Sunday, January 14, 2007

A Hawk on Cameron's Shoulder - Jasper Gerard interviews Michael Gove for today's Observer

Journalist and author Michael Gove's hardline views on Islamic terrorism ignited fierce debate. Now he has unlikely allies, he tells Jasper Gerard

Sunday January 14, 2007 The Observer

Suddenly he touches my knee, leans forward and whispers: 'Look!' Michael Gove quivers, as if he has just seen through the mist one of the seven wonders of the world: he has sighted Baroness Thatcher gliding towards us.
But lately it has been Labour grandees beating a path to the Conservative frontbencher, following publication of his uncompromising book on Islamic terror, Celsius 7/7. Among them was Gordon Brown, who stopped to congratulate this key David Cameron adviser on his hawkish work - which will alarm Labour MPs hoping for a gentler foreign policy from Prime Minister Brown.
Gove's was the book that cabinet ministers read during Christmas. Even the Home Office, he discloses, has 'invited me in for a little chat' after he attacked ministers for funding Islamicist groups, which according to Gove merely legitimises terrorism. 'For a long time the Home Office has thought it has to work with these organisations, but I hope it has thought again as a result of this book.'
Yet this rigorous intellectual - adopted and raised modestly in Scotland, prior to a stellar journalistic career - confesses the book has gone down less well with Conservative colleagues desperate to appear more 'huggable', including, he hints, Cameron.
Gove's contention is that a small but determined brigade of Muslims has developed 'transnational' loyalties superseding any attachment to Britain. Gove, tipped for high office in a Tory administration, argues that some have been breathtakingly frank; it is just that the government turned a deaf ear.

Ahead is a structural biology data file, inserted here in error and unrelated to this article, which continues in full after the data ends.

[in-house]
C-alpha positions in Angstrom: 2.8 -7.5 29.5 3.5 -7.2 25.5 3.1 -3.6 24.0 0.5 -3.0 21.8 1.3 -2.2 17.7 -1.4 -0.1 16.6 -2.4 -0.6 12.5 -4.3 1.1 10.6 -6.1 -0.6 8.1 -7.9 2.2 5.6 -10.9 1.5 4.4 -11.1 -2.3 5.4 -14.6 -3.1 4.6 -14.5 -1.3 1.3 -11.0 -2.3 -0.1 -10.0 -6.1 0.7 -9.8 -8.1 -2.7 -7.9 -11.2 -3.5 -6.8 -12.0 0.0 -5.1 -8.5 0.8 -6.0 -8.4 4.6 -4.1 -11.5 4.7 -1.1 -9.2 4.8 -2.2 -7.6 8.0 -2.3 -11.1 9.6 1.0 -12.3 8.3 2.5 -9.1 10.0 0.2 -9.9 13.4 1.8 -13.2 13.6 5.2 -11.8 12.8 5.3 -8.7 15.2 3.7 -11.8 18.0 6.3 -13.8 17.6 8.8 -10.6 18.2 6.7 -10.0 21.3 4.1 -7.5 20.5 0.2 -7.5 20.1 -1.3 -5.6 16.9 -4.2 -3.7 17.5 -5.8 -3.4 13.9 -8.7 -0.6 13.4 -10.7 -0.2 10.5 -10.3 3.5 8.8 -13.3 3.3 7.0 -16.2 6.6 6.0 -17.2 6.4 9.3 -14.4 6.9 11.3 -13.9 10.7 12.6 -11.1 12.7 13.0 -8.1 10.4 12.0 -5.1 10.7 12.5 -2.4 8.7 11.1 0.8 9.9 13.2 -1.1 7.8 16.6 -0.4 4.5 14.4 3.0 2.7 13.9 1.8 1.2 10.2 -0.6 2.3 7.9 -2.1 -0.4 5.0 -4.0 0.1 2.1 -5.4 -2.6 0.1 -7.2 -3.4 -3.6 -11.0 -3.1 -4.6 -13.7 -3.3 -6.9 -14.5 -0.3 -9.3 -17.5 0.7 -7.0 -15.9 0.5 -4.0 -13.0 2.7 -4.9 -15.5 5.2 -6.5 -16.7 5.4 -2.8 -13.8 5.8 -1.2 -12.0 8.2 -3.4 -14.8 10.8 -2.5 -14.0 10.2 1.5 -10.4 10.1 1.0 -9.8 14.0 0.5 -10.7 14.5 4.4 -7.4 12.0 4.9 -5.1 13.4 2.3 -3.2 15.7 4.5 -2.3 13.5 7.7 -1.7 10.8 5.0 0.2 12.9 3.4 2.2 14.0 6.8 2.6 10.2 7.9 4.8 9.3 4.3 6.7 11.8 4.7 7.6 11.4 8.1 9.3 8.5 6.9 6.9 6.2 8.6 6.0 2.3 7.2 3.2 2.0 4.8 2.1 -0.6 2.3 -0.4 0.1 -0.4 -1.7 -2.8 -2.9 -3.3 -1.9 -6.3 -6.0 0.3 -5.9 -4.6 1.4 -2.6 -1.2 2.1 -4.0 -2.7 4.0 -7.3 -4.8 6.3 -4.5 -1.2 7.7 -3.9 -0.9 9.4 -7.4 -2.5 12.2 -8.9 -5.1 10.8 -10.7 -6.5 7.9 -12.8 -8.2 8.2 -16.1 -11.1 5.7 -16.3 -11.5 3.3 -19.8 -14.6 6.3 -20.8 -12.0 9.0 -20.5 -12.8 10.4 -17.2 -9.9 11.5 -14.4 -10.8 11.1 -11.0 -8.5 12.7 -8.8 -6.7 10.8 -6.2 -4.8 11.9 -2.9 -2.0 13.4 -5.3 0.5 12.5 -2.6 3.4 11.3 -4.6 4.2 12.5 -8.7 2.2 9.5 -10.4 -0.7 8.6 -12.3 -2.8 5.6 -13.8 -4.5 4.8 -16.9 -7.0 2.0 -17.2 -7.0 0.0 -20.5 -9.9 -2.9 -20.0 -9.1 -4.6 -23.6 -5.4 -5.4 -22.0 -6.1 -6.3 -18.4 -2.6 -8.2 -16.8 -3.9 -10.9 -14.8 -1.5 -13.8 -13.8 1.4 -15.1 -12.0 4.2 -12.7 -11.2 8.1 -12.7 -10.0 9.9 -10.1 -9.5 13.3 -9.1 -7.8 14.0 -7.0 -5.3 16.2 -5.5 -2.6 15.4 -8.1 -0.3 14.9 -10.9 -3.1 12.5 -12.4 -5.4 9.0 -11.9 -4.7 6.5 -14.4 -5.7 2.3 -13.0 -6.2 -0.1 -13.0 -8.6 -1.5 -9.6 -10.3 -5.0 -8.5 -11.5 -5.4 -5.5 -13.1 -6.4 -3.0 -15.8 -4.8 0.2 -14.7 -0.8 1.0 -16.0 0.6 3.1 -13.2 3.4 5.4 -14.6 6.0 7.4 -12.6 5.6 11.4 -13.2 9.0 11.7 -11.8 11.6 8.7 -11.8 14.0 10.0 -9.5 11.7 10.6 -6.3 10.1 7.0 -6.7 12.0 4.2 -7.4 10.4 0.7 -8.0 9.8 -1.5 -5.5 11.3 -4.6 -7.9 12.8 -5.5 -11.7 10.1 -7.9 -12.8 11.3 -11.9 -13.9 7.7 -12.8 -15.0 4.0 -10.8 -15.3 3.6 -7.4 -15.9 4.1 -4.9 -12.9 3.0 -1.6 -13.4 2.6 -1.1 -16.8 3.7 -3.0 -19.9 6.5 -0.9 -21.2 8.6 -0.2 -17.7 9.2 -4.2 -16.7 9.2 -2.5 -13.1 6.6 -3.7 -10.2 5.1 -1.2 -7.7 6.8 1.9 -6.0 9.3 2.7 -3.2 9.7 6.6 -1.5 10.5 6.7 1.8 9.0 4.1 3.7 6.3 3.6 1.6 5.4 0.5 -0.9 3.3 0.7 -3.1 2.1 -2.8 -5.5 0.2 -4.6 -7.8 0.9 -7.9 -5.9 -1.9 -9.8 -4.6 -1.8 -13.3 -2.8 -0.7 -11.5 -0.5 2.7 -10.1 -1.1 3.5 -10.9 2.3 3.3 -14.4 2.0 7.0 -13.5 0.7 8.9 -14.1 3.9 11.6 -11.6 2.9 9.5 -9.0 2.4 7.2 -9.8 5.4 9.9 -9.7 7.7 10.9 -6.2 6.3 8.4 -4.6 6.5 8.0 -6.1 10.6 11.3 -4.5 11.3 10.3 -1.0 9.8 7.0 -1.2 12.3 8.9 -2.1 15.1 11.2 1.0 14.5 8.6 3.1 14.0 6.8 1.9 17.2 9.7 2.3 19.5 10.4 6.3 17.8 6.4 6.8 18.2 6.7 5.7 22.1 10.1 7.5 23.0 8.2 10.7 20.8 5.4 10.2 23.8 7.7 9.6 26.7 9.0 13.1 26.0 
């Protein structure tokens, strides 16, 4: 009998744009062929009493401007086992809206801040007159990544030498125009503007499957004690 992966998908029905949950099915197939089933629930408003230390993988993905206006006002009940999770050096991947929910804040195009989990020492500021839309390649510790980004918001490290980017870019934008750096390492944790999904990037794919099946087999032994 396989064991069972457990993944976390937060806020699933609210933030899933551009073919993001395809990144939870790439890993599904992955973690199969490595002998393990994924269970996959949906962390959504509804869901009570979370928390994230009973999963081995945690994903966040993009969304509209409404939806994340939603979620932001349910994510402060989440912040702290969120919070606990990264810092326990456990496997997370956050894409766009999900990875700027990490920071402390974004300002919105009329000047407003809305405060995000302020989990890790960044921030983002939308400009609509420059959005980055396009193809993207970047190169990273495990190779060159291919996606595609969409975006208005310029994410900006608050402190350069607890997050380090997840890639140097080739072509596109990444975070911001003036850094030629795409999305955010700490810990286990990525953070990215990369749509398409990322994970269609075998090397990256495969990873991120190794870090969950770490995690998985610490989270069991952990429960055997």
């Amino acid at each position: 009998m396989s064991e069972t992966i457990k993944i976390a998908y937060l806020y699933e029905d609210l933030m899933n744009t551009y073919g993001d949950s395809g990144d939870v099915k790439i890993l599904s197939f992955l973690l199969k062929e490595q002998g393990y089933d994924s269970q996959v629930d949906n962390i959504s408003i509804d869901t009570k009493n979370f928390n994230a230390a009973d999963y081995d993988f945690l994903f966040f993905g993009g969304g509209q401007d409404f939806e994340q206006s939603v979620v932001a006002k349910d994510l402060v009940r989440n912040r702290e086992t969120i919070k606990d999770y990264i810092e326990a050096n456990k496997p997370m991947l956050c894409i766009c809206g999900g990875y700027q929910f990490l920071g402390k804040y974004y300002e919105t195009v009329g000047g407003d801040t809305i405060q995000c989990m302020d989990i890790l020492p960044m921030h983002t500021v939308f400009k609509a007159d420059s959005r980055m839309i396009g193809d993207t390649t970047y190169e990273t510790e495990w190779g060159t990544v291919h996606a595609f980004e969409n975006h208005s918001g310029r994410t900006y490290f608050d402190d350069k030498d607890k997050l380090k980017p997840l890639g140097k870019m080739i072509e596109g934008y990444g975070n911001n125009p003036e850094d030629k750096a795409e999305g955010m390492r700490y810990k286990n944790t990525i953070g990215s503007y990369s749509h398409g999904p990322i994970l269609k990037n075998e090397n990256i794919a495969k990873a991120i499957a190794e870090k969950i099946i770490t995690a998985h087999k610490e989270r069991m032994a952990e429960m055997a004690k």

Understandably the extremist dream of ensnaring everywhere from Catford to California in a caliphate makes this politest of men bristle in his Savile Row suit; but equally striking is Gove's determination to impose a Western way of life on the Middle East. Isn't that hypocritical? 'I am not a relativist,' Gove, a Radio 4 Moral Maze regular, answers firmly. 'I believe multi-party democracy is a superior way to live.' Some Muslims might argue that of Sharia law. 'But then we are lost in a moral desert. We must be clear about what is worth defending.'
He points out that democracies are far less likely to go to war than totalitarian countries, which is what he thinks many Islamic states amount to. But how can we be sure our civilisation is the ideal? Even Western philosophers such as Soren Kierkegaard have argued that civic society of the type Gove extols is merely a staging post to a higher, religious life. Is it right to 'force people to be free'?
'I accept, given some states' history, we cannot give them the American Declaration of Independence and a British parliament and expect them to have it running by Tuesday,' he concedes. 'Nevertheless, I say "these values are better". Rather than the Foreign Office idea of siding with the local sheikh, I am more in the tradition of Palmerston, who supported smaller countries breaking away from feudal empires. My views are closer to some on the left than to, say, Henry Kissinger.' Such are the curious bedfellows of the war on terror.